Graham was an expert on Nixon as president. He spent many hours poring over Nixon’s papers and wrote extensively about Nixon on domestic policy, especially civil rights policy.
As is often the case when “conservatives” like Owens are wrong, there is a tiny grain of truth swimming in the sea of misrepresentation. Since Owens’ primary goal always is to dispute the very strong claim Democrats have to being the Party of civil rights since 1964, her point in disputing the southern strategy, presumably — it is not at all clear from the context — is to try to rescue Nixon from the allegation of vast cynicism, at best, on civil rights and the observation that he used African American civil rights protesters, as well as Vietnam War protesters, as a foil to win the 1968 presidential election.
In doing this, which he undoubtedly did, Nixon set up the dog whistle racism every Republican after him would use to win the presidency, when they won, until Donald Trump, who chose instead to use full voice racism, directed at Mexicans and Muslims instead of African Americans, but as African Americans showed by giving only eight percent of their votes (poor Candace) to Trump, his roving racism could easily make them their primary target should need or opportunity, as Trump’s fervid imagination required, dictate.
Graham was very clear that it is technically incorrect to call Nixon’s a southern strategy simpliciter. Graham noted that it was actually a border south strategy. As other scholars have pointed out, Nixon wanted to thread the needle between Hubert Humphrey on his left and George Wallace on his right. He knew that there were plenty of people in the upper south who would be happy to vote Republican, in a departure from years of custom, given the right appeal, but that to compete with Wallace for the deep south would require a degree of overt racism that would alienate moderate voters, which Nixon wished to avoid.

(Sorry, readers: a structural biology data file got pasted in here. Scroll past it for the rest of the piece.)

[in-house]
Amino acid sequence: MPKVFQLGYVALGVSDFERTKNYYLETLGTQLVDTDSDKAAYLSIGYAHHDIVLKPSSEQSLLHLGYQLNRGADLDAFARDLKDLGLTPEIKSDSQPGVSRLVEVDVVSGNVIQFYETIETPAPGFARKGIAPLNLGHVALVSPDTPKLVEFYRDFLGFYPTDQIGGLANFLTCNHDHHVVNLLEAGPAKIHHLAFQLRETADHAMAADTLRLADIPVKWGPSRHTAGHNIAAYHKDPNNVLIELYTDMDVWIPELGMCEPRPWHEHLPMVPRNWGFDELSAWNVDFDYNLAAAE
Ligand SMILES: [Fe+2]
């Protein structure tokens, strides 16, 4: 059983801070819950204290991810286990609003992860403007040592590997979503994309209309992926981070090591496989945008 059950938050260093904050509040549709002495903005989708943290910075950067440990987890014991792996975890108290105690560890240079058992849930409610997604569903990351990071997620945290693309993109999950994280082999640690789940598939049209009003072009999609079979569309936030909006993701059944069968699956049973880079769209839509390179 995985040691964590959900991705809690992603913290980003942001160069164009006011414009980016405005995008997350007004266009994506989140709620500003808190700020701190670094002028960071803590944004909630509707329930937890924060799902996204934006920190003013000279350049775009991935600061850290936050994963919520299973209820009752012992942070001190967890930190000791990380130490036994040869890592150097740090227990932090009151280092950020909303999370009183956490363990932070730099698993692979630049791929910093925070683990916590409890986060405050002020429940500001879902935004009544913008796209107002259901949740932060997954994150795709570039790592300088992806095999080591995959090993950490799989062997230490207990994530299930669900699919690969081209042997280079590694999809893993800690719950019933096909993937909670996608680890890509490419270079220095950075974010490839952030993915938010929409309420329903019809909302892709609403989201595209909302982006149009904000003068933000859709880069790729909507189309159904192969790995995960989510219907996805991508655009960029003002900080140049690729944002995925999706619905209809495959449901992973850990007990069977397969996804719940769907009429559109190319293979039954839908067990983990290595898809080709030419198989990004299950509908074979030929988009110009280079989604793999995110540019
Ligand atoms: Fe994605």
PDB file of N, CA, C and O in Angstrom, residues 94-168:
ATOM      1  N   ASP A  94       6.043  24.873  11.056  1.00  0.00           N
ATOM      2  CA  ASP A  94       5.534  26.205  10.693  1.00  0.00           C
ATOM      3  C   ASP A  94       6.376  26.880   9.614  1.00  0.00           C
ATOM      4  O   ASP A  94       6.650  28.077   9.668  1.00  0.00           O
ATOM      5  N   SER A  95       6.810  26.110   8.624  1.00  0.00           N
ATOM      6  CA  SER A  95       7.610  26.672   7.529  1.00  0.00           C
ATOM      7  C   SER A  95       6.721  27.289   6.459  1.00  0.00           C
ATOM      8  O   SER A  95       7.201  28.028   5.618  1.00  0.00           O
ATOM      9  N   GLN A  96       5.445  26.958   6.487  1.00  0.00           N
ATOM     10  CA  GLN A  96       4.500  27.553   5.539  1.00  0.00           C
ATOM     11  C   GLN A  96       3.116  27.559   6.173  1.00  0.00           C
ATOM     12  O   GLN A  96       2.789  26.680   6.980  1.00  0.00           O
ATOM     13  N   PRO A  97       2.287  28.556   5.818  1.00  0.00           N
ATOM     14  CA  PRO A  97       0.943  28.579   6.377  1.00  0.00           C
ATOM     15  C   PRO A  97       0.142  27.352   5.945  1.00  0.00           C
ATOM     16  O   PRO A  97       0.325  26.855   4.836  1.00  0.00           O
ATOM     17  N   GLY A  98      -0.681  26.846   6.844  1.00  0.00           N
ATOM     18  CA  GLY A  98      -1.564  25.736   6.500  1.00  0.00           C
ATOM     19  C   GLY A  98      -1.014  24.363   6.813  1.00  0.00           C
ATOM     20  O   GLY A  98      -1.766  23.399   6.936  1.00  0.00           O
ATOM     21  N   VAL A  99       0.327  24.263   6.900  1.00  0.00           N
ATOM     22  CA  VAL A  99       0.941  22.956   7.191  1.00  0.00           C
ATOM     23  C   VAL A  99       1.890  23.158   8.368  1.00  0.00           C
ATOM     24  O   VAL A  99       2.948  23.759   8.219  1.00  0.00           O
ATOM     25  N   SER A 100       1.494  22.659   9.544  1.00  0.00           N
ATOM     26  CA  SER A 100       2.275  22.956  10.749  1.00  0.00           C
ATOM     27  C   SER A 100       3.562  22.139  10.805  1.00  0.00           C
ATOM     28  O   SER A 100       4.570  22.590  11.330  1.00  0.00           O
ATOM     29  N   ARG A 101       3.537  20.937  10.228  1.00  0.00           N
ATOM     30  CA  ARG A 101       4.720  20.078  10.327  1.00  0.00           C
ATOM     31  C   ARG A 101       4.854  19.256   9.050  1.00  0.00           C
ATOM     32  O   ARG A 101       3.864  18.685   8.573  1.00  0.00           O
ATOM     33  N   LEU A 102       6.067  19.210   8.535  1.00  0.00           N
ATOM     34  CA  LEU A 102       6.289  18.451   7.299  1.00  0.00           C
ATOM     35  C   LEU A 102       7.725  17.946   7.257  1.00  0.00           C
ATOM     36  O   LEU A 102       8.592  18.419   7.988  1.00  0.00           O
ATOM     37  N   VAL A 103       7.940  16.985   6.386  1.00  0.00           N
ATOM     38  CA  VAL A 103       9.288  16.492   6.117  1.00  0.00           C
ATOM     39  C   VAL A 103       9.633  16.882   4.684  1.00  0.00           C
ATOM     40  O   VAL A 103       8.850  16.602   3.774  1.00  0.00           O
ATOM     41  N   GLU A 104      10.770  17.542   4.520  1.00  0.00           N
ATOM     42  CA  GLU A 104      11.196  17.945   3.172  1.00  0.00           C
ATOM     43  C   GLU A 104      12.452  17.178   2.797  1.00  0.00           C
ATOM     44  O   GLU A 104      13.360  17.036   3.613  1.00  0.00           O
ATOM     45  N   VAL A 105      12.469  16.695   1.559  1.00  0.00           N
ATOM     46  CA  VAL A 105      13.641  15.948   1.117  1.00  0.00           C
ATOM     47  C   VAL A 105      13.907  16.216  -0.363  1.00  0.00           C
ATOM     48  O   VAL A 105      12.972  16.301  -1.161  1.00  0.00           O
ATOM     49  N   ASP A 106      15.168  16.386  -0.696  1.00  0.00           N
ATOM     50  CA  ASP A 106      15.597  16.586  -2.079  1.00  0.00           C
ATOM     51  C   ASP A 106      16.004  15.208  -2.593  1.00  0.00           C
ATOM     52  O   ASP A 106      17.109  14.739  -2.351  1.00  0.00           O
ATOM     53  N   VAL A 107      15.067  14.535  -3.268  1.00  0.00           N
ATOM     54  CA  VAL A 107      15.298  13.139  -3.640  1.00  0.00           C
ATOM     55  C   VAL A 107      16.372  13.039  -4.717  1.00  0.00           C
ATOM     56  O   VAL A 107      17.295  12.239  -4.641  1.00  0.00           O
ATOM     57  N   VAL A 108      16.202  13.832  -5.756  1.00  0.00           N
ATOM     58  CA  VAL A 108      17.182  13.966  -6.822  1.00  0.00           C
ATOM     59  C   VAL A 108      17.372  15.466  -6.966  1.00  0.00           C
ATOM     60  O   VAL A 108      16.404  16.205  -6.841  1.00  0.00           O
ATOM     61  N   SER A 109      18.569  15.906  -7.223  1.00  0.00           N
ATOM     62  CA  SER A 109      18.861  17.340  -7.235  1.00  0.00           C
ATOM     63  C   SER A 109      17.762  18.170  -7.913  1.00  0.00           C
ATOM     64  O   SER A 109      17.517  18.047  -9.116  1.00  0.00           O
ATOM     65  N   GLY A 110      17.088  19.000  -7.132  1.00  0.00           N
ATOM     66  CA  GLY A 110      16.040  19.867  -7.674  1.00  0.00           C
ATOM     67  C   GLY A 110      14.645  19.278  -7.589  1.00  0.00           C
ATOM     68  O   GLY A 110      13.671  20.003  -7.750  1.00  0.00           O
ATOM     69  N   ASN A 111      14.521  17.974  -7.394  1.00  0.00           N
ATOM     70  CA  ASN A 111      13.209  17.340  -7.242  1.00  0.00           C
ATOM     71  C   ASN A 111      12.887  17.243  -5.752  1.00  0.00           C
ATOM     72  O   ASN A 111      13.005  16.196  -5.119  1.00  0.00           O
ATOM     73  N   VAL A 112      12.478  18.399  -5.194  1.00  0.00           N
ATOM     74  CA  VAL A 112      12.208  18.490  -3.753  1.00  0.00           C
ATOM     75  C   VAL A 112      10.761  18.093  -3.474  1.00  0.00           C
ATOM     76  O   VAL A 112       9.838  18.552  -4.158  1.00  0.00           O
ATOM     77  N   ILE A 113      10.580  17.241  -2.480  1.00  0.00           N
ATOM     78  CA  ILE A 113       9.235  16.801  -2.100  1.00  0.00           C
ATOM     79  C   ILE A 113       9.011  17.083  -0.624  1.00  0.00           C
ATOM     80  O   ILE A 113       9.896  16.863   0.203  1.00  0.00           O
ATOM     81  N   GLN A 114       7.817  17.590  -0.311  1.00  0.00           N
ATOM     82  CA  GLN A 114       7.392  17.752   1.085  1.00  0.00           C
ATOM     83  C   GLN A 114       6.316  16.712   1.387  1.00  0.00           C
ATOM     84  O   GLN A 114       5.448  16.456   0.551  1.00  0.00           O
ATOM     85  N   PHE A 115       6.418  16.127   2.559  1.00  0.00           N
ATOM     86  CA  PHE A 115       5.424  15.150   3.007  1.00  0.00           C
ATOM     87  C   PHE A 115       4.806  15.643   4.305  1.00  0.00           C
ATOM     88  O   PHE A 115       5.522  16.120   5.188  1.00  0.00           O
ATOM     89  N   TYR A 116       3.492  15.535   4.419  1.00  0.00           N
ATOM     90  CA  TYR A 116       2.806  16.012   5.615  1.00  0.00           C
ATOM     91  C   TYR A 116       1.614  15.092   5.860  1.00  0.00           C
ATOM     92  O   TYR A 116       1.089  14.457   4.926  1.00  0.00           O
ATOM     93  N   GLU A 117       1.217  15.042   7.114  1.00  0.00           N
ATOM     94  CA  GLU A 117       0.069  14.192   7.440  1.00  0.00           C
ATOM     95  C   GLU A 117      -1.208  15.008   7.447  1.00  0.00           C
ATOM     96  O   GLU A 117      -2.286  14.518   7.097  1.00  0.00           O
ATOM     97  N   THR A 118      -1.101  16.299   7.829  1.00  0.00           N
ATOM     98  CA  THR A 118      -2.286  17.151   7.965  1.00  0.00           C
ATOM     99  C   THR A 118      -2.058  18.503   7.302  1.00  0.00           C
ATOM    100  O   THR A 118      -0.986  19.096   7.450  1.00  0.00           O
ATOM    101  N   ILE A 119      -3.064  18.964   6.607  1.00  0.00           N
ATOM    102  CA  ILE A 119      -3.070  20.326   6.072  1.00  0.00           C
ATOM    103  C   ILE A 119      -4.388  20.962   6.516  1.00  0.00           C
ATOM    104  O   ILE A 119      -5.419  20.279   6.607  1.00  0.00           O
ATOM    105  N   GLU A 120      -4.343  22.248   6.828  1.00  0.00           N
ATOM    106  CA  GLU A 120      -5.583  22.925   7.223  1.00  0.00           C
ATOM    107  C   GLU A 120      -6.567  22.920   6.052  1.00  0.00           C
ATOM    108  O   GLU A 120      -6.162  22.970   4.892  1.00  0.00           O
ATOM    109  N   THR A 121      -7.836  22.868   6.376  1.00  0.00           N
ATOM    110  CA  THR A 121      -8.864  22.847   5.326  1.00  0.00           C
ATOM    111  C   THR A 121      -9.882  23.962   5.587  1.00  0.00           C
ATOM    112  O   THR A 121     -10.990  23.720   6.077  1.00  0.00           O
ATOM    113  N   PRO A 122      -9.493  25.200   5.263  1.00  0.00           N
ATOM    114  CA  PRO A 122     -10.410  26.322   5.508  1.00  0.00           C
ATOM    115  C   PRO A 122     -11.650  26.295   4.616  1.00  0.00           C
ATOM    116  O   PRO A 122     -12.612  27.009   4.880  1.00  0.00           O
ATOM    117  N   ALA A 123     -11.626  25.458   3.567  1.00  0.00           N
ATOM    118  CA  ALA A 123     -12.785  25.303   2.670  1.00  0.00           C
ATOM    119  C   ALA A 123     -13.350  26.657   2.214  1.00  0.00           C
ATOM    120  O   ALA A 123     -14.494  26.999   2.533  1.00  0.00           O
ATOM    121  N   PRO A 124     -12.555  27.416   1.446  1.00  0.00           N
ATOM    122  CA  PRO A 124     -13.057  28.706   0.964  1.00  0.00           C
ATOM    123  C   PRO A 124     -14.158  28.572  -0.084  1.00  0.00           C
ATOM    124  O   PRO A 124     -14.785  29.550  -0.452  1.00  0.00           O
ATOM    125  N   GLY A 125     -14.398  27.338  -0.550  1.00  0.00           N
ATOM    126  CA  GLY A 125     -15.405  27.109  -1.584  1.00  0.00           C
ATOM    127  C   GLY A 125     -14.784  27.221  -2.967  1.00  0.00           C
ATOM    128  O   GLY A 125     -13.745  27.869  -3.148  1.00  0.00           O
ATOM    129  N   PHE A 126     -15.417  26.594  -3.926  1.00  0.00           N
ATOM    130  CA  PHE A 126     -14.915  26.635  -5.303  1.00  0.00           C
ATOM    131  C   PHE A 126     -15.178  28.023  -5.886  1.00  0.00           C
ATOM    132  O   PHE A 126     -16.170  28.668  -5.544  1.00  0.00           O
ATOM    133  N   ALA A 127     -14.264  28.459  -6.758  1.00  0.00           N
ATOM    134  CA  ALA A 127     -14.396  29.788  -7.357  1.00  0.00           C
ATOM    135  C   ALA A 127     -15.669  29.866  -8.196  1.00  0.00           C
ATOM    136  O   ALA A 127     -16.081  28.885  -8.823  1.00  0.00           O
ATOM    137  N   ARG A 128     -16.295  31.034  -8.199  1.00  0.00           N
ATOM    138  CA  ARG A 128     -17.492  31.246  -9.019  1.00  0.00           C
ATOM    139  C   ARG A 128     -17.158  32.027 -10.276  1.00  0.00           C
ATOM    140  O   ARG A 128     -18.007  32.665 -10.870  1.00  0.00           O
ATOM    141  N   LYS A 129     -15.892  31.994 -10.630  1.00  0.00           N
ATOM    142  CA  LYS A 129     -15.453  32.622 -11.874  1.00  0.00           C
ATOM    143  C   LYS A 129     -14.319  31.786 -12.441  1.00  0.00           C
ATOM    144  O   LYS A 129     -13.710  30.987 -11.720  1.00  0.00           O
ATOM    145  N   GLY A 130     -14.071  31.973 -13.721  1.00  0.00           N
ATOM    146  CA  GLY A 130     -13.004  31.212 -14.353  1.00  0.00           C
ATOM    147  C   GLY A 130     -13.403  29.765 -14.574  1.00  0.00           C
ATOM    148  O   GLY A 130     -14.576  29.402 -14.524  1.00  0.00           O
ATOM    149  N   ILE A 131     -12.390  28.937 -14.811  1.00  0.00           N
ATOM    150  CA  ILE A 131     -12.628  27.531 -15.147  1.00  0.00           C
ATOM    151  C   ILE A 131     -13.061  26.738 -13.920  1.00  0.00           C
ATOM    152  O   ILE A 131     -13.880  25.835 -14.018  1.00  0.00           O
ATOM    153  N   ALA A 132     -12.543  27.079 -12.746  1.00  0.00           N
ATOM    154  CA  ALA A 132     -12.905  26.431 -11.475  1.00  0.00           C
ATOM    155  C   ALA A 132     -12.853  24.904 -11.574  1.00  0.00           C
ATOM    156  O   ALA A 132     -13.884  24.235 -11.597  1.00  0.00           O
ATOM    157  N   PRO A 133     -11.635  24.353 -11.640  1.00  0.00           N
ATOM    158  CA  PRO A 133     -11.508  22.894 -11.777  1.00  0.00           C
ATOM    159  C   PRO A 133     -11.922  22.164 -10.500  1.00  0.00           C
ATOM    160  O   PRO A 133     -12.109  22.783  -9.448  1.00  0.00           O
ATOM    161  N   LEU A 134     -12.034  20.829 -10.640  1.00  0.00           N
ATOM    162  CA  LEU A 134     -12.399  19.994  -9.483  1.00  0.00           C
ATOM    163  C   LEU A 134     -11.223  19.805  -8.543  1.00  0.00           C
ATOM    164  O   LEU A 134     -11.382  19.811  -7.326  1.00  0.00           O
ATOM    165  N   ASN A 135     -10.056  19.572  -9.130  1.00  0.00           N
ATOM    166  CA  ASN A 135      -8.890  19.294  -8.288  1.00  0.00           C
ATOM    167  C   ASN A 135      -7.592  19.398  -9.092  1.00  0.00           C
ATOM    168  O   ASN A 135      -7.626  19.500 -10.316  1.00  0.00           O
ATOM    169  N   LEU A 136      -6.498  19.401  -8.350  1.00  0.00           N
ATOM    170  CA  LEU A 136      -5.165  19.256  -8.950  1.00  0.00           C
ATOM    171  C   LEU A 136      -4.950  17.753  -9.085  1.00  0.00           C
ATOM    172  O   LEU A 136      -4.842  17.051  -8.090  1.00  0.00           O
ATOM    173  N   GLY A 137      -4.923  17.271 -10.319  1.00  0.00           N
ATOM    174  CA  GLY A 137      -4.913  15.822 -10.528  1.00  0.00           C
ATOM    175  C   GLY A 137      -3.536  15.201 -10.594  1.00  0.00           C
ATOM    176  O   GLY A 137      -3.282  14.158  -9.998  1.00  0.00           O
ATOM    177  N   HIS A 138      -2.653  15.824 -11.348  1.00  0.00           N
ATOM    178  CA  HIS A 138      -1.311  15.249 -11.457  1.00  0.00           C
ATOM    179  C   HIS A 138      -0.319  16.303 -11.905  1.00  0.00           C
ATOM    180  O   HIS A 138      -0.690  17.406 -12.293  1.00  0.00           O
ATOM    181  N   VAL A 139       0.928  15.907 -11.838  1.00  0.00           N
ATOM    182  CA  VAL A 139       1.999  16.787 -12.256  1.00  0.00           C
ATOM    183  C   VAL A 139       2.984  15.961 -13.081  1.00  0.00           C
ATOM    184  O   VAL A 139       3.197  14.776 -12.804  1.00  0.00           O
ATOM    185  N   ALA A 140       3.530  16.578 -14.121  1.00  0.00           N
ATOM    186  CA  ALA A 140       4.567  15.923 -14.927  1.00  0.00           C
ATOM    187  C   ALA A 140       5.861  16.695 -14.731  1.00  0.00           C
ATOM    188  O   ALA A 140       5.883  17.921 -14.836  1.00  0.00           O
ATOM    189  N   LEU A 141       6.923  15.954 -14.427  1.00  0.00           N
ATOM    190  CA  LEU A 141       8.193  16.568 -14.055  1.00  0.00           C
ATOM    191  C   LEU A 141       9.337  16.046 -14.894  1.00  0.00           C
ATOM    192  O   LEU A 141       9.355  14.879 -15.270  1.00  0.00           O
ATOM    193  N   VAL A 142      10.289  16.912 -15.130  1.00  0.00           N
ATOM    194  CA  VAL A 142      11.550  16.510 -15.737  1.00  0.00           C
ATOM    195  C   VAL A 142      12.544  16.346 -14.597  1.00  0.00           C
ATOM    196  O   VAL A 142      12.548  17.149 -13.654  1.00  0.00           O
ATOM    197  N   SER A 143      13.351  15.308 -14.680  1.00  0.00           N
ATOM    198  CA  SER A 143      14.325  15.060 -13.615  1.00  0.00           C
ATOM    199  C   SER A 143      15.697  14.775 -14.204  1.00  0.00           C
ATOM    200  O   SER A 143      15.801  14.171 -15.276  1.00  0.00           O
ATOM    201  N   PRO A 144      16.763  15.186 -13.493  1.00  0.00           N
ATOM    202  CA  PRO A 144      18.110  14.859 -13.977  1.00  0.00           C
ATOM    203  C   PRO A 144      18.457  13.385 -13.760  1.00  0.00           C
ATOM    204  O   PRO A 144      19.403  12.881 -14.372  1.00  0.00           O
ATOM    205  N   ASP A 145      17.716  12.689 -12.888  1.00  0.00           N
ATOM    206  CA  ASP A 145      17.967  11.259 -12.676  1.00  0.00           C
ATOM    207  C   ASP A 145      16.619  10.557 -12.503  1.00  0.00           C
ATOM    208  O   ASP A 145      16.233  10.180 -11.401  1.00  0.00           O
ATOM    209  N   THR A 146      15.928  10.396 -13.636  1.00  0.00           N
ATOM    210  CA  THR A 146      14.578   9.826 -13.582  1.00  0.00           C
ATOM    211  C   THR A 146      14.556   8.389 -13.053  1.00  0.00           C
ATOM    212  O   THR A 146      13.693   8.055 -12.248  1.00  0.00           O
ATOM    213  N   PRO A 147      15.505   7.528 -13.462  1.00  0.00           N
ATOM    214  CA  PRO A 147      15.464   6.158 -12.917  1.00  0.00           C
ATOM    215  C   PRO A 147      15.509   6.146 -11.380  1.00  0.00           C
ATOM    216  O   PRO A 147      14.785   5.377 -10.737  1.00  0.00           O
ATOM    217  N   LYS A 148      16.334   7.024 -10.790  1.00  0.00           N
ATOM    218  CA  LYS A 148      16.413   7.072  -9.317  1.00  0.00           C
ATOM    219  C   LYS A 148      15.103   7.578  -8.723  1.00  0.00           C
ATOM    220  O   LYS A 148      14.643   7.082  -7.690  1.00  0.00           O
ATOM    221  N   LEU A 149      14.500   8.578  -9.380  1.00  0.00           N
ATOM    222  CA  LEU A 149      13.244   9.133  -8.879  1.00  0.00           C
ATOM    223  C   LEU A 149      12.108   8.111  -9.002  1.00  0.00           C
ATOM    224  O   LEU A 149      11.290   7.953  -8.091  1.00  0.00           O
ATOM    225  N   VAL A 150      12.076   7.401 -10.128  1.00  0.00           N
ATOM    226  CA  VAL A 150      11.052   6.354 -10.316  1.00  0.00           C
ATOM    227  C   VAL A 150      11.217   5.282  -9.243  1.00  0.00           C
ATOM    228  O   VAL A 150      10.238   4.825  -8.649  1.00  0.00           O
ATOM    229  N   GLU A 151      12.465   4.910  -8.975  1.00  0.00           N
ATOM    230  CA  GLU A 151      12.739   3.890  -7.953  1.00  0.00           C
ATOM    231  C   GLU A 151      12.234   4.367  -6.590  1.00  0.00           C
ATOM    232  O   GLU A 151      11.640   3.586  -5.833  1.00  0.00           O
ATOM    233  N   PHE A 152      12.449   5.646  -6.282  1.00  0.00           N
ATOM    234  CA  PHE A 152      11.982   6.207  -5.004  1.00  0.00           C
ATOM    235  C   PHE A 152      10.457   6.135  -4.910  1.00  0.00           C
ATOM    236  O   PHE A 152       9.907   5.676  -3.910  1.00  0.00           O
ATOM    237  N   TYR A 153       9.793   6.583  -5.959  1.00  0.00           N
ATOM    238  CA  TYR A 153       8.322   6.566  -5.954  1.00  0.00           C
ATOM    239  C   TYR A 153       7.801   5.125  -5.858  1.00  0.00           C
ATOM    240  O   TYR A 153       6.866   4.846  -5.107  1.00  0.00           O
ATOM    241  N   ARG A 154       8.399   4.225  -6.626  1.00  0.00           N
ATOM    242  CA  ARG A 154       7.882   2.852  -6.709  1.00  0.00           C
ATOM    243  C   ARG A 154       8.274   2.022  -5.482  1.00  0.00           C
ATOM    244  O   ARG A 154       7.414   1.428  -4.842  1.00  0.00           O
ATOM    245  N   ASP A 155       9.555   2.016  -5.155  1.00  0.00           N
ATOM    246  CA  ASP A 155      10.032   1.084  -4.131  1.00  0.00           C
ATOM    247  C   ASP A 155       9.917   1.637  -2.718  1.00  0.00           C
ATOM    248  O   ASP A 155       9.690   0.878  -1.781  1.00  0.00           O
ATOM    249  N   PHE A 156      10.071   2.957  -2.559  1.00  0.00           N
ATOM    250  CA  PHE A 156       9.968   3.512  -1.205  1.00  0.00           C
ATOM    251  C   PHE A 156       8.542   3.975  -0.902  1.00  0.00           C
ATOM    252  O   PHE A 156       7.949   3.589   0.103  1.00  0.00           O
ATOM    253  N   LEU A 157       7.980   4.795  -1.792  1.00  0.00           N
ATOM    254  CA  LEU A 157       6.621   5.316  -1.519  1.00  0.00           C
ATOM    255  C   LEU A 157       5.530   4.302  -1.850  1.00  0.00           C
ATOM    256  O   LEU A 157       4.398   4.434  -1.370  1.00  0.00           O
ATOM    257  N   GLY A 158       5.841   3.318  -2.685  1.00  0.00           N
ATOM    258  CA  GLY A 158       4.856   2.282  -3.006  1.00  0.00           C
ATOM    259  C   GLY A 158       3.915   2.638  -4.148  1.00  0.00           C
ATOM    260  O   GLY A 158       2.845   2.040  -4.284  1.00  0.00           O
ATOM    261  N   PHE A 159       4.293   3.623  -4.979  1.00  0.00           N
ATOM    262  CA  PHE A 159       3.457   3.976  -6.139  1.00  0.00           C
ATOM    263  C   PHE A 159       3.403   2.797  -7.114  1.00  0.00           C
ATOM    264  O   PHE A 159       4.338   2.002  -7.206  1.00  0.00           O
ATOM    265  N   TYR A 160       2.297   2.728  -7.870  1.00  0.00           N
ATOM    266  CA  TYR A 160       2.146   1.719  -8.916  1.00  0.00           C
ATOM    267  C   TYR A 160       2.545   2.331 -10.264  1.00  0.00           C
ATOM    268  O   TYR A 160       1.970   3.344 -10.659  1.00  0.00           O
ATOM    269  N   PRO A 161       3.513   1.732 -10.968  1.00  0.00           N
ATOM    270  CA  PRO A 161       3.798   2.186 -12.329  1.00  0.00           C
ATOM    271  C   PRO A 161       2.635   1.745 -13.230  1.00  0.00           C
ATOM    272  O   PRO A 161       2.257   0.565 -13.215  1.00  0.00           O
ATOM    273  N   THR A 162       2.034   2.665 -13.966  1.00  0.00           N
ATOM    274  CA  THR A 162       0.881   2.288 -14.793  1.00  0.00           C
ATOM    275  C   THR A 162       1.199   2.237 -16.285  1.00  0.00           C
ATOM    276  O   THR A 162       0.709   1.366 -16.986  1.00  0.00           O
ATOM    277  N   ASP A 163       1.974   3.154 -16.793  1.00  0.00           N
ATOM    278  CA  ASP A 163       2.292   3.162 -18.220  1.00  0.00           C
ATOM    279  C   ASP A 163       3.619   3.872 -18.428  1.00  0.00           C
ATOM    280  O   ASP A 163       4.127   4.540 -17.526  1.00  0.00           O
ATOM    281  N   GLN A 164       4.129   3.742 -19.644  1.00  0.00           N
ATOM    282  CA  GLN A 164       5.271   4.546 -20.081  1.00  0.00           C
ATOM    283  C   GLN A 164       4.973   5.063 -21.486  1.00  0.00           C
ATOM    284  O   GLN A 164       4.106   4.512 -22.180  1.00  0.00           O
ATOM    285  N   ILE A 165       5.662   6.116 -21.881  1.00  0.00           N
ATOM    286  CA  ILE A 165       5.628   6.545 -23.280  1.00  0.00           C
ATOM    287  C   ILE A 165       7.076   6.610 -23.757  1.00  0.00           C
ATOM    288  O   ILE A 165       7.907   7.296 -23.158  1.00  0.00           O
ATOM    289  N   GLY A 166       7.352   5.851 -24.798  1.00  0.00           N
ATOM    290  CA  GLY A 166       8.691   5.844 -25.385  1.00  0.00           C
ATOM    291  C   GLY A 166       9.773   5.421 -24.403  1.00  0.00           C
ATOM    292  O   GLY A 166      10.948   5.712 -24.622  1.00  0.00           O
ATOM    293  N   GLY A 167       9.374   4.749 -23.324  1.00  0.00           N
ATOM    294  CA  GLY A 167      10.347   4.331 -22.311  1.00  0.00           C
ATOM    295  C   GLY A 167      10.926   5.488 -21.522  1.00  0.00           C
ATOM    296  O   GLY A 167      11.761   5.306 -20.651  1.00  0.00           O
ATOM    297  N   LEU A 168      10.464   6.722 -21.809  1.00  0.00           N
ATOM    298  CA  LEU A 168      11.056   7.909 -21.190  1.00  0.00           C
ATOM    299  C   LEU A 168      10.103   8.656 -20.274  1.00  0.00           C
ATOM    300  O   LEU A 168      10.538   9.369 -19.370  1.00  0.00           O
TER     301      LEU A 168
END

So, as a statement removed entirely from its context, Owens is right that the southern strategy did not happen. But that claim is not true in the sense that Owens apparently meant. Nixon was entirely cynical on civil rights. The other important point Graham makes about Nixon is that he was heavily focused on foreign policy — Nixon was nothing if not a good Cold Warrior — and cared little about domestic policy, so he was happy to give the Democrats most of what they wanted in domestic affairs as long as he won for himself thereby a free hand in foreign policy.
This is all clearly written down for anyone who wants to read it, either on line or in any university library. Owens theoretically has the capacity to learn it. Professor Gates may or may not know this. He is focused on Reconstruction, not the Civil Rights Era right now, so he may not be thinking about it. But he certainly knows how to use a library and could easily brush up if he felt the need.
But again, Owens is a good “conservative,” meaning that she allows her ideological preferences to dictate her claims, not the evidence or advanced scholarship that rests on the evidence.
Candace Owens is wrong.